Asturias conserves the most comprehensive and consistent collection of late mediaeval architecture in Western Europe. Dated from the ninth and the early tenth centuries, these monuments are unparalleled in their quality and magnificent state of conservation. The value of the architecture adds to the extraordinary craftsmanship, and together produce a force comparable to that of other European "revival periods"; similar to the levels achieved by the Carolingian or Byzantine courts.
This art constitutes the most meaningful testimony of the historical roots and cultural traditions of the origins of the Kingdom of Asturias. This legacy includes twelve temples and three civil constructions.
Among the temples are Santuyano or San Julián de los Prados (791-842), San Miguel de Lliño (844-850), San Pedru Nora (9th c), Santa María de Bendones (9th c), Santa Cristina de Lena (towards 848), Santo Adriano de Tuñón (consecrated in 891), San Salvador de Valdediós (consecrated in 893), San Salvador de Priesca (consecrated in 921), Santiago de Gobiendes (second half of the 9th c), Santa María de Arbazal (centuries 8th to 10th), San Andrés de Bedriñana (9th c), and the Holy Chamber of San Salvador de Oviedo/Uviéu (towards 884).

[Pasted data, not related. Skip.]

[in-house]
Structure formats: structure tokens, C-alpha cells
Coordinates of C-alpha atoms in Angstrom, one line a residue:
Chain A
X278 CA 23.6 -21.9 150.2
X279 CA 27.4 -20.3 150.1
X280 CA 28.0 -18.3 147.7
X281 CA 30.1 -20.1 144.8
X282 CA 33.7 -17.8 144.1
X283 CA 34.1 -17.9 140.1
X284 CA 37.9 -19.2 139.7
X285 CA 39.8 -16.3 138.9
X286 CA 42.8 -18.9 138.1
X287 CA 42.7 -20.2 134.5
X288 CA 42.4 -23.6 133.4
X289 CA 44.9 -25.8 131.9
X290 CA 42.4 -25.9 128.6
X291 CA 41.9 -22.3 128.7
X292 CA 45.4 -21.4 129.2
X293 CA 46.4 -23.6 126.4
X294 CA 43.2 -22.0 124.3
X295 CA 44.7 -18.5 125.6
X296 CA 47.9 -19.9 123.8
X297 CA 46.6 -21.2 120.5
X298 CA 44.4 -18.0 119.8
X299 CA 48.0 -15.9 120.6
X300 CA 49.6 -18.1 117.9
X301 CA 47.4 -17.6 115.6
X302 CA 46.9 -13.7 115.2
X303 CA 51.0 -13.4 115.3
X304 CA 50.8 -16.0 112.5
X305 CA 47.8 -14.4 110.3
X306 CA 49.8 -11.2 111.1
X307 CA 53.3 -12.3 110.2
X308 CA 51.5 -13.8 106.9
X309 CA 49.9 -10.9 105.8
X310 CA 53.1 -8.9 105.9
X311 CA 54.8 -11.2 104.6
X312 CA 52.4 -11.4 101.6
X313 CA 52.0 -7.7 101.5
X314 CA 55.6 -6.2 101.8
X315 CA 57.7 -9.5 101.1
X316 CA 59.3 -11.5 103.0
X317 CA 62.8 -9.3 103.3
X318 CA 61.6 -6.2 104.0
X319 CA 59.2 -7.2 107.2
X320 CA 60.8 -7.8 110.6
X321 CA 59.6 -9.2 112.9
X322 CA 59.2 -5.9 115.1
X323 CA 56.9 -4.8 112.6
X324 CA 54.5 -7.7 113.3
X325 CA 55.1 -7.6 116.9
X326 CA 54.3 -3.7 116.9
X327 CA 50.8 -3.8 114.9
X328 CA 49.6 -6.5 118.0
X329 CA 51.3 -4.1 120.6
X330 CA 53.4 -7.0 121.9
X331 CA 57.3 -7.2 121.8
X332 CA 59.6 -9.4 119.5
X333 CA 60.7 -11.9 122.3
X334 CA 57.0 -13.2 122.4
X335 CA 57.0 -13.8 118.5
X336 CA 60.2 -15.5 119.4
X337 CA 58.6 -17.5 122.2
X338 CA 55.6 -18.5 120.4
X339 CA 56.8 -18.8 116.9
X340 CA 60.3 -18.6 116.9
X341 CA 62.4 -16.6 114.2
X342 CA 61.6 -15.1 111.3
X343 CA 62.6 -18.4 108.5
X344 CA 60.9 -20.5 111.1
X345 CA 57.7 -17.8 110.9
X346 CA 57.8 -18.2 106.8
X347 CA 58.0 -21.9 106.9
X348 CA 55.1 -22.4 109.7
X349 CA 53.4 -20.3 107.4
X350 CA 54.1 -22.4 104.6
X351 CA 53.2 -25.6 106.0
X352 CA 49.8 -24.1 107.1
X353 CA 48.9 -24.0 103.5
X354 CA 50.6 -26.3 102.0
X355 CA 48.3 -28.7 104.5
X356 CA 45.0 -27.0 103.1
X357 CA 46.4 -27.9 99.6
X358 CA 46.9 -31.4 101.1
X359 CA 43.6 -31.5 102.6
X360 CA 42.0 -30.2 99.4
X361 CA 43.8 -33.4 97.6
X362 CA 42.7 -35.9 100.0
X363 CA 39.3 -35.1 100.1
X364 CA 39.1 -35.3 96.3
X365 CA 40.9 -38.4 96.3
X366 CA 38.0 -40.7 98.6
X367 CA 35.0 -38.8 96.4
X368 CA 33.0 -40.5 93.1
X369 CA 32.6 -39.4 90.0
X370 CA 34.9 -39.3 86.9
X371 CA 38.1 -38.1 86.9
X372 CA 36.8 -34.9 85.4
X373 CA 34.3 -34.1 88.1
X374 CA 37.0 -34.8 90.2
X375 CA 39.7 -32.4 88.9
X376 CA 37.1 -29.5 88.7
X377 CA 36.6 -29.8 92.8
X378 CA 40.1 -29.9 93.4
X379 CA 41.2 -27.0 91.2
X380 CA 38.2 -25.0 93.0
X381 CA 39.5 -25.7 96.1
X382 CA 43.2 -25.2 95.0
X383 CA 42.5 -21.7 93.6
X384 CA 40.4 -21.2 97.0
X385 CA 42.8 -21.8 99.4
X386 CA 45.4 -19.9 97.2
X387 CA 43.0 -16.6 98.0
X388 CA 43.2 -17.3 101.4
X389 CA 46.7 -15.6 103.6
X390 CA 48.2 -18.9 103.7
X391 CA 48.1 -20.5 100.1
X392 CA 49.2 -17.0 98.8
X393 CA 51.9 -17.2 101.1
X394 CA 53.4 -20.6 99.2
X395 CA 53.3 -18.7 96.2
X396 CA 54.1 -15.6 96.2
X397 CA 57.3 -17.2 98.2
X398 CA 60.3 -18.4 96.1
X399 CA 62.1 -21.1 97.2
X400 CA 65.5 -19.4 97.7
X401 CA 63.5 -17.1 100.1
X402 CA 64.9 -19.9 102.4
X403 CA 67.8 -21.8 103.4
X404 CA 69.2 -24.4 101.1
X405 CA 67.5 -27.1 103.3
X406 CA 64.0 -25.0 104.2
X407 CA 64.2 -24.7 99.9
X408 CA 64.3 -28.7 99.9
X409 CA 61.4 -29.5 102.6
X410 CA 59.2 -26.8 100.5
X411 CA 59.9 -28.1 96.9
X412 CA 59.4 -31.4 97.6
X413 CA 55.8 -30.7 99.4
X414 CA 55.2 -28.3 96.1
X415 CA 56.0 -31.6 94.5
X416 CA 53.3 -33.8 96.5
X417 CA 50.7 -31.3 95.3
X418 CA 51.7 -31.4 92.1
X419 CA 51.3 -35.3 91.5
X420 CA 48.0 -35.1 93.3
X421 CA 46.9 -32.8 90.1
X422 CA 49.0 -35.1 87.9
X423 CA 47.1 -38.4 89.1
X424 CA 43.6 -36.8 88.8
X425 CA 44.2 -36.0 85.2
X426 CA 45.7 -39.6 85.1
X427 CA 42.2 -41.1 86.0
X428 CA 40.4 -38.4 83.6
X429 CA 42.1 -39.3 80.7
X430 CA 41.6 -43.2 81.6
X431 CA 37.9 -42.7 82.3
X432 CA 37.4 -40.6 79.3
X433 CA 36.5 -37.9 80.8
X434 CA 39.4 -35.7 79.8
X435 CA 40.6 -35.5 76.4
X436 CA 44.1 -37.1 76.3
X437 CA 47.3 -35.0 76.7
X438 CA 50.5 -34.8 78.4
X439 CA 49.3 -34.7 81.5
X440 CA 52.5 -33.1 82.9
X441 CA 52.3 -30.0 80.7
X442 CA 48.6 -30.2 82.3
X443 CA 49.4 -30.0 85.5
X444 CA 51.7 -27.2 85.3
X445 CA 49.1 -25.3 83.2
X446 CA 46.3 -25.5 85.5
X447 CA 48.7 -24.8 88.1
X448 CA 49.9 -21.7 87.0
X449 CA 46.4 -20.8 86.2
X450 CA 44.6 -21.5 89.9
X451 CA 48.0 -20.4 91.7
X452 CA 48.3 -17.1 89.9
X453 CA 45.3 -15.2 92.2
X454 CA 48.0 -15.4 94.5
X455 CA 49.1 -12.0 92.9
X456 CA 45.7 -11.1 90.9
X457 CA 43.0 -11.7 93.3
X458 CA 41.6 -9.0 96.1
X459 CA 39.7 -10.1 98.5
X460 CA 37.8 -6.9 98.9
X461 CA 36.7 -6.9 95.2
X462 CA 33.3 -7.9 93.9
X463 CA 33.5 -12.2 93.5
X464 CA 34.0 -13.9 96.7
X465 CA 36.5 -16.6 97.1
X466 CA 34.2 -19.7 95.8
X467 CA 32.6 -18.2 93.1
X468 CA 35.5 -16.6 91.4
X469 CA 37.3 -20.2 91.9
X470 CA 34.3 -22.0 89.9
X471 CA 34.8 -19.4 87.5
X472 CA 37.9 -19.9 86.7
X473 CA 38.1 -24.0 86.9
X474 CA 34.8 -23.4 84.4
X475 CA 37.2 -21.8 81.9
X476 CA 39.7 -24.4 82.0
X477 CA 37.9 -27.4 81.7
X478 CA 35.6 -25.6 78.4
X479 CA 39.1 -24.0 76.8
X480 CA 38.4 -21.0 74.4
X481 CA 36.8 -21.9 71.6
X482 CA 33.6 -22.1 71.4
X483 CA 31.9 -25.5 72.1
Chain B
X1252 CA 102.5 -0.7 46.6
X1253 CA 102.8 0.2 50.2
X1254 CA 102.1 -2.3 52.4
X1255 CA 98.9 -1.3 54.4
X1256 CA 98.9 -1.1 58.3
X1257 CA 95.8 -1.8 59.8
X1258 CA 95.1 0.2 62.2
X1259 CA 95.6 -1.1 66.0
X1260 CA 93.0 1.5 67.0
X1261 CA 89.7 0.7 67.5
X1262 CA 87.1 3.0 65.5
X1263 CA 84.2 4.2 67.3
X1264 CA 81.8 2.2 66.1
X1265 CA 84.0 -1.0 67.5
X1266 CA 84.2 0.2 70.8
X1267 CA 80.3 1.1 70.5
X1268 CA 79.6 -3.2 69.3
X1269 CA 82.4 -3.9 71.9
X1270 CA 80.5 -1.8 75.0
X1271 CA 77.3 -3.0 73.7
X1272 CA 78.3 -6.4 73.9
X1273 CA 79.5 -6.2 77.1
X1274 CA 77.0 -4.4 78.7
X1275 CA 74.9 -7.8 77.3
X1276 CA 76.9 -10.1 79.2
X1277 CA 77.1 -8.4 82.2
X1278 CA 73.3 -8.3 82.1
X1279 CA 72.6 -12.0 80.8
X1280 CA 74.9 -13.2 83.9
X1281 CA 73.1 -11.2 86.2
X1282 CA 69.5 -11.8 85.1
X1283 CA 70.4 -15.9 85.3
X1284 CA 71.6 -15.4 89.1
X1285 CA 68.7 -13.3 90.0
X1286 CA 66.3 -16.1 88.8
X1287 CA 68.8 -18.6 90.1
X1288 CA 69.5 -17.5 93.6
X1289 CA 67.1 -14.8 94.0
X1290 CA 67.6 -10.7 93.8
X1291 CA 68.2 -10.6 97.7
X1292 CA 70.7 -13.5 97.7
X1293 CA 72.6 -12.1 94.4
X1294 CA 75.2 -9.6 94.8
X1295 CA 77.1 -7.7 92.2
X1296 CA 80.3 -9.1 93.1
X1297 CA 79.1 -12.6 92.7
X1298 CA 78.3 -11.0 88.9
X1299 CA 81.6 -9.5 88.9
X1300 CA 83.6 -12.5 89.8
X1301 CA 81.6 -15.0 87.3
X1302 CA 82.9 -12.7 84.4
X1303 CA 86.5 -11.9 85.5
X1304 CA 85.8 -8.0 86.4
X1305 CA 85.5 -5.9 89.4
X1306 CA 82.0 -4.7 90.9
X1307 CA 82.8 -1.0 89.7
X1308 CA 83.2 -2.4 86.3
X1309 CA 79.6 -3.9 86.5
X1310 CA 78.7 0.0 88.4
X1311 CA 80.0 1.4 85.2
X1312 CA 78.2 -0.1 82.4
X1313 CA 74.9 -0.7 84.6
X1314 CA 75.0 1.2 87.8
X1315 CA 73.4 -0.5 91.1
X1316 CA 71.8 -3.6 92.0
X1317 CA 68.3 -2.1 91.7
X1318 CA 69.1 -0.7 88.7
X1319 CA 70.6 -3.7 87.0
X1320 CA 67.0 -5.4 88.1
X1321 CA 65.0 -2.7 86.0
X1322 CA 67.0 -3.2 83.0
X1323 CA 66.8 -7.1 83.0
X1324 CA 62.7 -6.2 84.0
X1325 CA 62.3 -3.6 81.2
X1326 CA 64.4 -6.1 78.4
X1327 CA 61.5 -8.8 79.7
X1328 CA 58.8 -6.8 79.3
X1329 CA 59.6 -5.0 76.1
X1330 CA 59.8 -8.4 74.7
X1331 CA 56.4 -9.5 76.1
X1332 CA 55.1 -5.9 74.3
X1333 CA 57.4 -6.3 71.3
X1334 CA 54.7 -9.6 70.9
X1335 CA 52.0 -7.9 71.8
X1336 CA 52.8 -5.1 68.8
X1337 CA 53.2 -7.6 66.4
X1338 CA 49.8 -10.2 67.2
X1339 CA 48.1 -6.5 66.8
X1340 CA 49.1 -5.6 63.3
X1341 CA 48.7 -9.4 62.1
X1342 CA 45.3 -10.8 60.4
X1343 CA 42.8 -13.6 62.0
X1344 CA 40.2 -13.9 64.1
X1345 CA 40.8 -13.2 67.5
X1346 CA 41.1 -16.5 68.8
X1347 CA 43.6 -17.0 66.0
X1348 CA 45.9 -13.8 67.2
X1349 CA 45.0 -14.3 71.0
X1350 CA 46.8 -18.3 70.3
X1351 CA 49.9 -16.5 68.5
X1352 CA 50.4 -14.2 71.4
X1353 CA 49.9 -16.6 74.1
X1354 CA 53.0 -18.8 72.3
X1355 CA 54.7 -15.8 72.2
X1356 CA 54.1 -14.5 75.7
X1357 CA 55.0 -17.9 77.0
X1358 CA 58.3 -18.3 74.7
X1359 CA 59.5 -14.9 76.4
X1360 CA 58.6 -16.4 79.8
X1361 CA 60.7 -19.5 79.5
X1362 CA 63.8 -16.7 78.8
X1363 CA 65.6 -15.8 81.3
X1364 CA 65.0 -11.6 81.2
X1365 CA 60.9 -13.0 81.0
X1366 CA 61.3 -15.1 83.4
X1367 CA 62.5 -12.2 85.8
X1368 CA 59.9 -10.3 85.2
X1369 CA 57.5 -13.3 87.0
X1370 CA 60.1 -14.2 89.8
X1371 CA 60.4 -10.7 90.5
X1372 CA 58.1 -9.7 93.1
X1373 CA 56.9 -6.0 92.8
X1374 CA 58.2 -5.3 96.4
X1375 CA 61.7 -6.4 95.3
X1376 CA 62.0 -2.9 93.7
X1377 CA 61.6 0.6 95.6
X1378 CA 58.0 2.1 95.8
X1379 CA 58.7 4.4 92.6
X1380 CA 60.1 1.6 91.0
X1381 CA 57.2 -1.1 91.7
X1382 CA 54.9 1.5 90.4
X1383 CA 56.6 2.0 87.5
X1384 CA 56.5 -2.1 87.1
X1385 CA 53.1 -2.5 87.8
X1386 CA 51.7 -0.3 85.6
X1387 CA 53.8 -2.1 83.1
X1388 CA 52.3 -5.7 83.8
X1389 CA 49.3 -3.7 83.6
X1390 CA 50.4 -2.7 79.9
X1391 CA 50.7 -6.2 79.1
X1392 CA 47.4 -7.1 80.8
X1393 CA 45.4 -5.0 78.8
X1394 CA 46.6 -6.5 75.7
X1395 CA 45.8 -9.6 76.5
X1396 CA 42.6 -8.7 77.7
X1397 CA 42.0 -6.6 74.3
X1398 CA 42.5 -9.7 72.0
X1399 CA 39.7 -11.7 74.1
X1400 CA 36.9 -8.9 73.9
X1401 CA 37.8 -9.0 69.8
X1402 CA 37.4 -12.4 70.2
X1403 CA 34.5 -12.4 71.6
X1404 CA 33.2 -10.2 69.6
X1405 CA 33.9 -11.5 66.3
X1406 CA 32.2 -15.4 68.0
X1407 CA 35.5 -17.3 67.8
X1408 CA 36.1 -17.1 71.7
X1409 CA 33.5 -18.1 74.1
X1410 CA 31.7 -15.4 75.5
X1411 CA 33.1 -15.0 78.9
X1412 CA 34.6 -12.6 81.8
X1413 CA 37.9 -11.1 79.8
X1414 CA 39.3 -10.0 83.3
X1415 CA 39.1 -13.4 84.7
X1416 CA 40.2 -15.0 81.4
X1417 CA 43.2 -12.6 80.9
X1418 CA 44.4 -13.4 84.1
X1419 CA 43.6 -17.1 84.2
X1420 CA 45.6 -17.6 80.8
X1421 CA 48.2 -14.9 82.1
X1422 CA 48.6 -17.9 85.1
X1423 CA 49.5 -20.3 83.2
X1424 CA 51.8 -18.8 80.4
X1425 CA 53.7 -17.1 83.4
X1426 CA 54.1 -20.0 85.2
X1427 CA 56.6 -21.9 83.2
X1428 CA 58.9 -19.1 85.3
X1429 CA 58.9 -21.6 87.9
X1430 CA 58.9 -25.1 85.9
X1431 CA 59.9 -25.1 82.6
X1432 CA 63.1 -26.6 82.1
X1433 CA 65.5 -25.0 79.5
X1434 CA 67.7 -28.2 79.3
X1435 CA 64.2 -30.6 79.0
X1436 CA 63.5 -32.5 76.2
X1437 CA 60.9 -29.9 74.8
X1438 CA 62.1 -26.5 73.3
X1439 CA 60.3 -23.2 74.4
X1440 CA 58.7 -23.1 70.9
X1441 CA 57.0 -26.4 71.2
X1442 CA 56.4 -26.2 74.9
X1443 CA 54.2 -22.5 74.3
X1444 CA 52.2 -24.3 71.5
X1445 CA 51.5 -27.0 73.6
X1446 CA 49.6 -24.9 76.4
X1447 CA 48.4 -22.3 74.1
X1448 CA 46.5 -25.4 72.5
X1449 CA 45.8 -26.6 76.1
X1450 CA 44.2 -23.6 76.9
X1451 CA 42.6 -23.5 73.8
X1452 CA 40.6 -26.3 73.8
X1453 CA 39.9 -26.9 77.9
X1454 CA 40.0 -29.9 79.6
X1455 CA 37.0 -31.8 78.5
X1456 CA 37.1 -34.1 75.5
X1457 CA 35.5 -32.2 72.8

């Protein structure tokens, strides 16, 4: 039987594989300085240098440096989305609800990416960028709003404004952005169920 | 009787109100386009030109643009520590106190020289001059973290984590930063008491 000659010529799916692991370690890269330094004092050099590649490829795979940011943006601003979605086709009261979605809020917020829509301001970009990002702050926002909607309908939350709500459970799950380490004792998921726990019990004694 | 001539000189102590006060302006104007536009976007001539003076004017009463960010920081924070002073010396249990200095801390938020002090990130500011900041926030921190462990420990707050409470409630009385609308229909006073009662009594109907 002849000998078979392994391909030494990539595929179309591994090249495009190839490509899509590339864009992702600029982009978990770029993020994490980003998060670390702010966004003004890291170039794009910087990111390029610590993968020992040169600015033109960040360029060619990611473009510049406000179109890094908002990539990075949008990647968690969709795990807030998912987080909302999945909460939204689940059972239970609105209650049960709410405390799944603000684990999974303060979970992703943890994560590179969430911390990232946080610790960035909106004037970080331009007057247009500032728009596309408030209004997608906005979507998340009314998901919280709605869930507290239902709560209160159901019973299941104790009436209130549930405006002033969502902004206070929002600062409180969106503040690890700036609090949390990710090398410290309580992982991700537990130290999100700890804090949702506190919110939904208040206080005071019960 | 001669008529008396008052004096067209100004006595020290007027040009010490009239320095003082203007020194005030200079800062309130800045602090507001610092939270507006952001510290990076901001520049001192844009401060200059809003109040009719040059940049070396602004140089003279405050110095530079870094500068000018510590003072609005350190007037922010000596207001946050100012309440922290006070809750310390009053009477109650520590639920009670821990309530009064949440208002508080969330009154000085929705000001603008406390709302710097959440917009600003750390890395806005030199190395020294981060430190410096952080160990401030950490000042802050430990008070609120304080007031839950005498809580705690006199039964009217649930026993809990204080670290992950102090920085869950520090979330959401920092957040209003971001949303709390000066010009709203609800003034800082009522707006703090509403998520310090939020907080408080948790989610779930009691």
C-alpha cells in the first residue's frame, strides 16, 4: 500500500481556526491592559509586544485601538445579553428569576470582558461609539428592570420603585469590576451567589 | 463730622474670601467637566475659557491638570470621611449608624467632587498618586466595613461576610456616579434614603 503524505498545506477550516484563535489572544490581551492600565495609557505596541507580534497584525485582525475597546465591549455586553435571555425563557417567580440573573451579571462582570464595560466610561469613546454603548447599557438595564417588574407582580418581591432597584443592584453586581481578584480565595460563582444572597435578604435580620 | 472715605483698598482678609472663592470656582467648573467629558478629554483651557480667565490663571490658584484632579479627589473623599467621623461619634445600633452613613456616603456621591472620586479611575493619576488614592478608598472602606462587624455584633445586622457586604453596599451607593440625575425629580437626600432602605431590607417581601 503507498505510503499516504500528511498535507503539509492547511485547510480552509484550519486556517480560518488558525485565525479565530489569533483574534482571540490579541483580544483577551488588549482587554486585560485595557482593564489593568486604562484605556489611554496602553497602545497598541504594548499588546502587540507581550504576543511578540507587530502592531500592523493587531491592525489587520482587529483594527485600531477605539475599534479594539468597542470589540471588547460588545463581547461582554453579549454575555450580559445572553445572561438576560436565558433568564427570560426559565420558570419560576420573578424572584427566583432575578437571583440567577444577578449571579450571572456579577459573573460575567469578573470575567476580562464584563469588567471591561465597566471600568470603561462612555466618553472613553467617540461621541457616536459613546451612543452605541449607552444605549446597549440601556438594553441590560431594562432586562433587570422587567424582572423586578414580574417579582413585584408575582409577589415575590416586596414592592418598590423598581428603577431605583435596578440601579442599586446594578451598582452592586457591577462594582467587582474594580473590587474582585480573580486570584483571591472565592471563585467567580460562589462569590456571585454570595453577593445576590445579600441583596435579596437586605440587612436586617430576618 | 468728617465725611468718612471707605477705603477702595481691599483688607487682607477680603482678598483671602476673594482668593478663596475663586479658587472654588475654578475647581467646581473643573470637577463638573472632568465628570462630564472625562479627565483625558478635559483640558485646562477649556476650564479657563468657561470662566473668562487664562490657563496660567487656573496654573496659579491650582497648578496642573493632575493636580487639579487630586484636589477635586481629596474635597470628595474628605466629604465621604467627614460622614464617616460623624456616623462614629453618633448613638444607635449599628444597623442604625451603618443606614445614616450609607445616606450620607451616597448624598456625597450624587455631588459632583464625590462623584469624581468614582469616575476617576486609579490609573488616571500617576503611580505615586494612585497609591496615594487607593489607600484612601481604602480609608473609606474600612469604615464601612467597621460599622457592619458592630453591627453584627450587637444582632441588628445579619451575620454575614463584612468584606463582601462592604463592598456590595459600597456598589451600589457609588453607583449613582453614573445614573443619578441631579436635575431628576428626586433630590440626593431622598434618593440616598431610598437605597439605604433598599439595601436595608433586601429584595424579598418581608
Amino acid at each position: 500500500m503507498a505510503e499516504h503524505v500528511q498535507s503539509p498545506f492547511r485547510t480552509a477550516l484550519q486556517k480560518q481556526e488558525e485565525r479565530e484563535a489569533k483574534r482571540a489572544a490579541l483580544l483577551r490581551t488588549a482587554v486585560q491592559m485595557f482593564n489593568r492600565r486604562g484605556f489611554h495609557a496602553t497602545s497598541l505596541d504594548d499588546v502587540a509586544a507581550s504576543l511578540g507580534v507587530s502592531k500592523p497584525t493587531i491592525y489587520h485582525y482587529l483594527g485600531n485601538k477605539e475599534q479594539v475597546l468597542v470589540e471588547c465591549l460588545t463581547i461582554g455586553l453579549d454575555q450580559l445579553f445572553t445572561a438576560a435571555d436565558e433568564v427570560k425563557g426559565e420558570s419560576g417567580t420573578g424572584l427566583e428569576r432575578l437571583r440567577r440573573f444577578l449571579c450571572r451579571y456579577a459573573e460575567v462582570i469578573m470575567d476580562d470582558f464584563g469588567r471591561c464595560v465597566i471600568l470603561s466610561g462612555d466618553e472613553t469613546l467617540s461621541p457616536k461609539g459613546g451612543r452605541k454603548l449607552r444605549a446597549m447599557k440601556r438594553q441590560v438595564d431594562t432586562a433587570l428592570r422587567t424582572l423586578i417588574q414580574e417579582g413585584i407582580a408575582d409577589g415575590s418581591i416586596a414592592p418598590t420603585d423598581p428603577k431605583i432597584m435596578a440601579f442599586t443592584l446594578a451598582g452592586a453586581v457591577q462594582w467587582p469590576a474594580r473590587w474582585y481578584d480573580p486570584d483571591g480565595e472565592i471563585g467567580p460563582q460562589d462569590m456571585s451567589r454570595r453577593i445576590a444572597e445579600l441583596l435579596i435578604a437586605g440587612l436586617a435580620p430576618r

Among the civil constructions are Santa María de Naranco (altar dedicated in 848), the so-called Old Tower of San Salvador de Oviedo (probably coetaneous to the Holy Chamber) and the Foncalada fountain in Oviedo/Uviéu (first half of the 9th c). Other Asturian temples preserve parts attributable to the High Middles Ages period, such as Santianes de Pravia (774-783) or the head wall of San Tirso de Oviedo (791-842).
Six Asturian pre-Romanesque monuments are UNESCO World Heritage Sites since 1985, for being a relevant sample of the culture of the Christian kingdom of Asturias, developed at the time of greatest splendour of the Emirate of Córdoba, and as a result of the notable influence it exercised on later European architecture.